(Original post at The National Student)
In this week’s instalment of Outlander, Claire and Jamie get intimate. Don’t watch this episode on public transport unless you’re prepared to get some odd looks.
The writers of Outlander are aware of the role of sex in their show, and are savvy enough to withhold the physical reunion of Jamie and Claire from the viewer for a while. Consequently, A. Malcolm is full of tension (dramatic and otherwise) and may irritate some impatient fans, but it’s an excellent episode overall.
Before we’re treated to Claire’s arrival from Jamie’s perspective, we have to watch Jamie walk to work and bicker with his colleagues. Oh, and provide some Autumn/Winter fashion inspo through his brand-new scarf and tricorn hat combo. Work it, Jamie.
It’s an exquisitely slow pace, frustrating and delightful all at once. By the time Claire and Jamie are brought together again, the tension is so extreme that it’s advisable to spend a few minutes shrieking into a pillow to keep calm.
Claire reveals she’s still wearing Jamie’s ring, and Jamie tearfully asks to kiss her again. It’s pretty much perfect and I may have cried a little. Sue me.
A. Malcolm had the potential to sag under its own weight, with the pressure of fan expectations and its serious content looming large. It’s a relief, therefore, that writer Matthew B. Roberts has leavened the episode with humour. From a spilled pot of ale to Jamie’s morally outraged assistant Geordie, bathos stops A. Malcolm collapsing under the strain of its romantic obligations, and keeps the tension building.
After their initial euphoria subsides, it becomes clear that the two have led separate lives. Claire shows Jamie photos of Brianna, and Jamie discloses he has a son with another woman. In a feeble attempt to make Sam Heughan look older, Jamie now wears reading glasses that make him look like every hipster that’s ever tried to make you read Infinite Jest.
Business soon calls for Jamie, and Claire accompanies him to meet with an old friend. Fergus is as cocky and charming an adult as he was a child. He pulls Jamie aside to hint at some dark secret that Jamie has kept from Claire thus far; why exactly Jamie needs the legal advice of Ned Gowan remains to be seen.
Jamie conducts a shady deal with a sinister English gentleman, whilst Claire speaks to Jamie’s drunken colleague Mr. Willoughby, real name Yi Tien Chao. The couple return to Jamie’s new sleeping quarters, which happen to be in a brothel. The establishment’s owner Madame Jeanne is not at all happy that Claire has arrived, igniting a wonderfully bitchy feud between the two women.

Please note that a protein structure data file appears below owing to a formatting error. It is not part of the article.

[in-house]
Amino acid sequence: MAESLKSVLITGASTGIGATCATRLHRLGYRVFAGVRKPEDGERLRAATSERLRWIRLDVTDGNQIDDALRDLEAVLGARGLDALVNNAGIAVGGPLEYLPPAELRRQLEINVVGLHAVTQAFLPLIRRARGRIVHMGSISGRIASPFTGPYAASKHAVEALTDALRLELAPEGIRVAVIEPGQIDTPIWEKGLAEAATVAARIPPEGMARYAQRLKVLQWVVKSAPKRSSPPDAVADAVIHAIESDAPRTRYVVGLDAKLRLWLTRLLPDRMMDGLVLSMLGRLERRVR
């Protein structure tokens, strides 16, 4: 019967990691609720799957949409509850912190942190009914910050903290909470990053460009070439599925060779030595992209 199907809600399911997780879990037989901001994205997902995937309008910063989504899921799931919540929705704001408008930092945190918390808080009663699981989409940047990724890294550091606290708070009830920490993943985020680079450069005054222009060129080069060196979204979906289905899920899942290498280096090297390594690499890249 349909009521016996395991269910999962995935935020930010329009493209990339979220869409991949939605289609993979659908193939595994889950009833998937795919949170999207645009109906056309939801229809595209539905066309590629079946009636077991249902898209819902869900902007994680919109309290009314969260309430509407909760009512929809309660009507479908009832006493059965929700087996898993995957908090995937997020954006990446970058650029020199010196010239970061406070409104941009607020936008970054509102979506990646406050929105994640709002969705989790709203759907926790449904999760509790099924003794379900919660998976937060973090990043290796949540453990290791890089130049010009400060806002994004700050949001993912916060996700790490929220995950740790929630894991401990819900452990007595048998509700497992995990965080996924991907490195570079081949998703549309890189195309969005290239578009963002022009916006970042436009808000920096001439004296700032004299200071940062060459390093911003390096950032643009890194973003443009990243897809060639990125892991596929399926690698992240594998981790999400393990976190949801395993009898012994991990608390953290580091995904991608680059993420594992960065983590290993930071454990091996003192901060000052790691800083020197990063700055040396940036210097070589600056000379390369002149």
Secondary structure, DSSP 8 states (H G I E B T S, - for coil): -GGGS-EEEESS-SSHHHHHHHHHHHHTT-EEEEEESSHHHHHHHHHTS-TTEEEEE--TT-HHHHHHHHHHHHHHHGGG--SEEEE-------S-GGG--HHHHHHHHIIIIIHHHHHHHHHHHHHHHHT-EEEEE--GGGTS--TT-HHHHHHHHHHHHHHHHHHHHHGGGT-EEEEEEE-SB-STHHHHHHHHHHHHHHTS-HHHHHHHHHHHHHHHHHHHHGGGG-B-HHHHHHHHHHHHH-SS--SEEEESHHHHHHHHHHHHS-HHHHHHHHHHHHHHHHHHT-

Once Claire and Jamie are alone together, there’s a lot to feel awkward about. Claire is concerned about Jamie’s new circumstances and whether he still wants her. Jamie, for reasons that are entirely inexplicable to me, isn’t sure whether Claire intends to stay with him. Both of them are entirely obtuse, but eventually the overwhelming sexual tension between them clarifies things.
The moment that many fans have been waiting for finally arrives this week, as Jamie and Claire sleep together for the first time since Claire went back to the future. Outlander has always been distinctive in its discussion of sex. The writers have been largely successful in portraying a central couple for whom physical intimacy is vital without relying on regressive tropes.
The bedroom scene is a fine example of when Outlander gets it right- it’s funny, sweet, and not reliant on the male gaze to titillate its audience. It’s a long scene and may be deemed trashy by some, but crucially the nudity never feels gratuitous. As the culmination of twenty years apart for Claire and Jamie, it’s hard to ignore what an important emotional moment this reunion is.
It’s also a relief that the sex was good; travelling back 200 years back in time to have bad sex would be a special kind of hell.
In a state of post-coital bliss, Jamie calmly discusses his criminal enterprises with Claire. When he’s not busy getting arrested for printing seditious pamphlets, Jamie’s smuggling whiskey on the side. James Fraser: part outlaw, part activist, 100% everyone’s fantasy boyfriend.
When Jamie is finally forced to leave the brothel to work, Claire heads downstairs to talk to the prostitutes over breakfast. Once she’s hurried away by Madame Jeanne, Claire heads back to their room and finds a mysterious thug searching for Jamie’s ledgers. When Claire refuses to disclose their location, the man threatens to rape her and the episode ends with Claire’s life in the balance.
A. Malcolm is a return to the classic Outlander formula, and that’s mostly a good thing. Jamie and Claire are back together, they’re in Scotland, and their relationship is threatened by dark external forces. The show’s over-reliance on rape-as-drama mars an otherwise excellent episode, but it’s wonderful to have Claire and Jamie reunited once again.